Risk reward & serendipity: Why authorities should take a chance and speak to the media

by | May 27, 2021 | Analysis, Public Relations

According to Edelman’s 2021 Trust Barometer, business has emerged from the past year’s tumult as our most trusted institution—considered more credible than the media by the American public.

In fact, fewer than half of all Americans acknowledge any kind of trust in mainstream media, and 56 percent of Americans believe that “[j]ournalists and reporters are purposely trying to mislead people by saying things they know are false or gross exaggerations.”

Why your business needs to stay engaged with media

So why would any business leader bother trying to connect with customers and prospects through the media? On top of the loss of trust, you’ve also got the eternal challenge of ceding control. You can deliver your message to a reporter, but how it gets delivered to the audience, if at all, is entirely up to her and her editors.

In spite of all this, we continue to believe that every business leader should engage with the media as a tool for building their authority, burnishing their brand and fueling their business development. It’s not possible to be a true authority without putting your insights through the gauntlet of media scrutiny. We know those purchasing professional services still trust traditional media—and that it influences their purchasing decisions. And furthermore, it’s possible to ensure your messages get delivered through the media—if you understand successful participation.

Maybe you know all of that and still aren’t convinced

If so, here’s another reason: serendipity. Participating in conversations in the media makes it far more likely that a client or prospect will stumble across your name, your insights or your authority. In other words, rather than connecting on your terms—through one of your owned properties, at a conference, or any other channels you use to get out your message—you’ll be connecting on theirs. Rather than feeling like your message is being pushed on them, your client or prospect will feel like they discovered it themselves—perhaps right at a moment when, searching out answers or new information, they need it the most.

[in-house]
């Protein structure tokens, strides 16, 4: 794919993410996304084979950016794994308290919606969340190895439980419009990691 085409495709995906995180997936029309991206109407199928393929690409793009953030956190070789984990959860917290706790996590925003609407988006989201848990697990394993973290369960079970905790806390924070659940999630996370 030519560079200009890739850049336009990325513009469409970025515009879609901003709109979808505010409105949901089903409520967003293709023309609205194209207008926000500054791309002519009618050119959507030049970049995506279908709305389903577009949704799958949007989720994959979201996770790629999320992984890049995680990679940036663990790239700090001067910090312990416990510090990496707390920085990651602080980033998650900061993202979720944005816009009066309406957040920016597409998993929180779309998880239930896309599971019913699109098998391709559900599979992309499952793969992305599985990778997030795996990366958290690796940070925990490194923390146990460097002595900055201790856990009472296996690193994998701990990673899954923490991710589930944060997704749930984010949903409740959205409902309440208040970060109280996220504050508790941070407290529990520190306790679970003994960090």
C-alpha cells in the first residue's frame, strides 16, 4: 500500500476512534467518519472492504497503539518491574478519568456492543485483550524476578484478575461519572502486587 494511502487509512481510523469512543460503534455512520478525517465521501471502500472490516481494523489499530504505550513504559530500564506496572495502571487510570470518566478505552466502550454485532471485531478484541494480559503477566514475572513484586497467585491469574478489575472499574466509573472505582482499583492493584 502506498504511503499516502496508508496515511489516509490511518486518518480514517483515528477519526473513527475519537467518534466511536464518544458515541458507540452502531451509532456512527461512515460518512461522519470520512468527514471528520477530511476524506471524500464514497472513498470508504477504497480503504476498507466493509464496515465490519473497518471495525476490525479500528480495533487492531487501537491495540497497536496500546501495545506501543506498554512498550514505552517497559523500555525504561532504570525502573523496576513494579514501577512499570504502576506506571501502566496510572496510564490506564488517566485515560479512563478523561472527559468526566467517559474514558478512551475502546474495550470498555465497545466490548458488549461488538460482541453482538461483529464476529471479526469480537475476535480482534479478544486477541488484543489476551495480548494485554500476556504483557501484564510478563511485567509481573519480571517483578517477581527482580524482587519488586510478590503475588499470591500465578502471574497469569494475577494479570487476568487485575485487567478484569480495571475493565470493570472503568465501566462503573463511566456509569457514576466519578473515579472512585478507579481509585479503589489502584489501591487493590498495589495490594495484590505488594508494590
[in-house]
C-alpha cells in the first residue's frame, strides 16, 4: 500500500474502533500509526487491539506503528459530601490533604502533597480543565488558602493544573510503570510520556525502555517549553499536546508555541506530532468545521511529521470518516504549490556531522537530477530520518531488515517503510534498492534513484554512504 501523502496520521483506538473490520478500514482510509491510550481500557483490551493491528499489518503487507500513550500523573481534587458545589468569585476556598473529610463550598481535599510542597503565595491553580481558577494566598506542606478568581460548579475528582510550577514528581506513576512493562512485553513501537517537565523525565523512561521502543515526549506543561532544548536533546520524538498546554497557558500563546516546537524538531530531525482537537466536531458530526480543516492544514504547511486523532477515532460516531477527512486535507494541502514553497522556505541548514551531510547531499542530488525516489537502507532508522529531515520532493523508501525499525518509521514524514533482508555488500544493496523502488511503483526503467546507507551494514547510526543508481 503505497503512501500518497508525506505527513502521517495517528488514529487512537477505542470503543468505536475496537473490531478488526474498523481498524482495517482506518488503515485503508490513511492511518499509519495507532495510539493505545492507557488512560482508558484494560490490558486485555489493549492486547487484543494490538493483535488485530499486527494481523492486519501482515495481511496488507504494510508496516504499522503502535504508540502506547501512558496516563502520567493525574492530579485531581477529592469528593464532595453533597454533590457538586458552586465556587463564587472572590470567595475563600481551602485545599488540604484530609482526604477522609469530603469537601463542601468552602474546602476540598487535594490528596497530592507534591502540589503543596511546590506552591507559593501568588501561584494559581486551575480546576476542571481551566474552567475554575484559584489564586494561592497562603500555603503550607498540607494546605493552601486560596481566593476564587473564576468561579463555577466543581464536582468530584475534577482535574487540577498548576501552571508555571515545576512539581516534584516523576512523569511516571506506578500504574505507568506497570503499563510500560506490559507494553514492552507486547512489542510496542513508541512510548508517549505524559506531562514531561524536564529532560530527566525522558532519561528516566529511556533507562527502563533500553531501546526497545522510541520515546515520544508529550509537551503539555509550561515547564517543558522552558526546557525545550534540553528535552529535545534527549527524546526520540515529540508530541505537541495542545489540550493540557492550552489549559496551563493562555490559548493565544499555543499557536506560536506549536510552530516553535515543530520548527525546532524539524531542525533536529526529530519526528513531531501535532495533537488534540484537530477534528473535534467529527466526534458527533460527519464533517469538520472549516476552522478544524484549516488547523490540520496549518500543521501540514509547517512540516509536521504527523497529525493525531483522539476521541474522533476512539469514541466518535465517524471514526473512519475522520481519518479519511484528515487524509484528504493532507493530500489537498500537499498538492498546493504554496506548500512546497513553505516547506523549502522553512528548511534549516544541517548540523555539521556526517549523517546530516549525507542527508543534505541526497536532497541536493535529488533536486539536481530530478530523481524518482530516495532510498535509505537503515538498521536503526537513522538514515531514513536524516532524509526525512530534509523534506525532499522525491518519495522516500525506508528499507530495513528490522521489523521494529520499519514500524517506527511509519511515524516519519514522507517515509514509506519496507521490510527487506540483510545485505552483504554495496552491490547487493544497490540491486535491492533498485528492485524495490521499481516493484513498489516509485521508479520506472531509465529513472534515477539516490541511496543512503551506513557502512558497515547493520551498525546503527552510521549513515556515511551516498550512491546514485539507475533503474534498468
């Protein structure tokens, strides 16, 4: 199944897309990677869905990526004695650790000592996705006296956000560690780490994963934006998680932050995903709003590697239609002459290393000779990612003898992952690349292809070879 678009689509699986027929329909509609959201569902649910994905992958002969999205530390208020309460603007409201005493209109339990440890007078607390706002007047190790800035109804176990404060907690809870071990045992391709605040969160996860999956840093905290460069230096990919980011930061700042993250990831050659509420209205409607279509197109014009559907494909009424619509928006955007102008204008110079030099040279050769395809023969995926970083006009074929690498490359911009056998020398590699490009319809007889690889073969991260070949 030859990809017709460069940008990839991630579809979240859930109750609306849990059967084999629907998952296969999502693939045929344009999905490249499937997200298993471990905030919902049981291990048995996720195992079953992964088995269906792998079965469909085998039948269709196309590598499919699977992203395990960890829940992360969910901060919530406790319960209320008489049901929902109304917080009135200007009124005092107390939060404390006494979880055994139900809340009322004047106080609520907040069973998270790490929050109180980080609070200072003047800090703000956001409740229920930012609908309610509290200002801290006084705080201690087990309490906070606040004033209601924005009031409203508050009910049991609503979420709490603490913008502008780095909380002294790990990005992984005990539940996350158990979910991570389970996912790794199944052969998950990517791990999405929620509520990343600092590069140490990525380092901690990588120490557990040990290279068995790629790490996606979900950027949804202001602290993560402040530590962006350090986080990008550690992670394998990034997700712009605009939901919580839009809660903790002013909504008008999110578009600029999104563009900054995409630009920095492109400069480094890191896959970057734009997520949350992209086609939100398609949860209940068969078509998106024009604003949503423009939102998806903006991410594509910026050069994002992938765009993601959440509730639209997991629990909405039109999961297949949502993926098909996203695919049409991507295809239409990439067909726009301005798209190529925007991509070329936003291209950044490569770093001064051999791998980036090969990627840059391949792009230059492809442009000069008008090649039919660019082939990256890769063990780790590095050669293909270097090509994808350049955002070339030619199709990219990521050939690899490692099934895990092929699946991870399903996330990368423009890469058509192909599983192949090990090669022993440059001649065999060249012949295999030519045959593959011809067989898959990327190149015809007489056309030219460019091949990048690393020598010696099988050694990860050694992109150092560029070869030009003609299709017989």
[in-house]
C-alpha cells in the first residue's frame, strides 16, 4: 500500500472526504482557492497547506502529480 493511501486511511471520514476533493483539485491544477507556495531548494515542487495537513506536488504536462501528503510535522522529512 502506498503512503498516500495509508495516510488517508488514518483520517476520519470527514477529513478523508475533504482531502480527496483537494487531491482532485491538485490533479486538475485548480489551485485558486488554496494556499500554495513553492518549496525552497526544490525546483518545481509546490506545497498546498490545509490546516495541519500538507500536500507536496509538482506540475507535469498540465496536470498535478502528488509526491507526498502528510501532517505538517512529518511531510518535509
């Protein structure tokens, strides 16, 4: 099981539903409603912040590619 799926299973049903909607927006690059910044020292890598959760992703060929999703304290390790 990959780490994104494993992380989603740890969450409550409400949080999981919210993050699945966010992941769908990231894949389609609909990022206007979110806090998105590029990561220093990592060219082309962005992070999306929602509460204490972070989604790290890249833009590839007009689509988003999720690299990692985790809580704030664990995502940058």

Serendipity & search rankings

Intuitively, anyone who has scanned a newspaper page, flipped through a magazine or scrolled a news website can recall the experience of landing on a headline that catches their attention and then reading a story they weren’t searching for. Nowadays, when we finish reading that story we’re more likely to pull up Google and go hunting for more information about what we just read—or about the person who delivered the most insightful quotes.

More importantly, news stories generally rank higher in Google search results than most owned content. Google’s algorithm—more accurately, the software people who build it—clearly believe news stories are, as a whole, more trustworthy than other content. That means links to those stories are more likely to appear on the first page of search results on just about any topic.

And in a bizarre twist, surveys show users trust Google News more than other sources of news—including the publications whose articles it links to. Maybe this is because readers trust the order in which Google presents news stories more than they trust the editors at those publications. Or maybe it’s because they don’t understand there’s a difference between the two.

Whatever the reason, participating in media makes your name and insights more likely to appear in the stories that rank highest in many Google searches. So that potential client searching for information in your area of expertise is more likely to encounter your perspective if it’s in a news story than if it’s on your website.

The bottom line: Media participation works

We started with a number of data points showing the public’s lack of trust in media. But that might not tell the whole story. Our own research, for instance, shows that C-suite executives continue to trust traditional media above other sources. And a Gallup/Knight Foundation survey from last year found that Americans perceive the media as biased—but that perception is largely related to their political beliefs.

Taken together, these surveys indicate that executive audiences think of the business press separately from the political press. And there is ample data to support the instinctual belief that media coverage is an invaluable lead-generation tool.

The bottom line: even as eroding trust gives you another reason to question the value of earned media, participating in the media conversation remains vital—not just for building your credibility as an authority, but to ensure your prospective audience will find you. Especially when they weren’t looking.

This article originally appeared on the Greentarget blog; reprinted with permission.

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Lisa Seidenberg
Lisa Seidenberg is VP, Media Relations at Greentarget.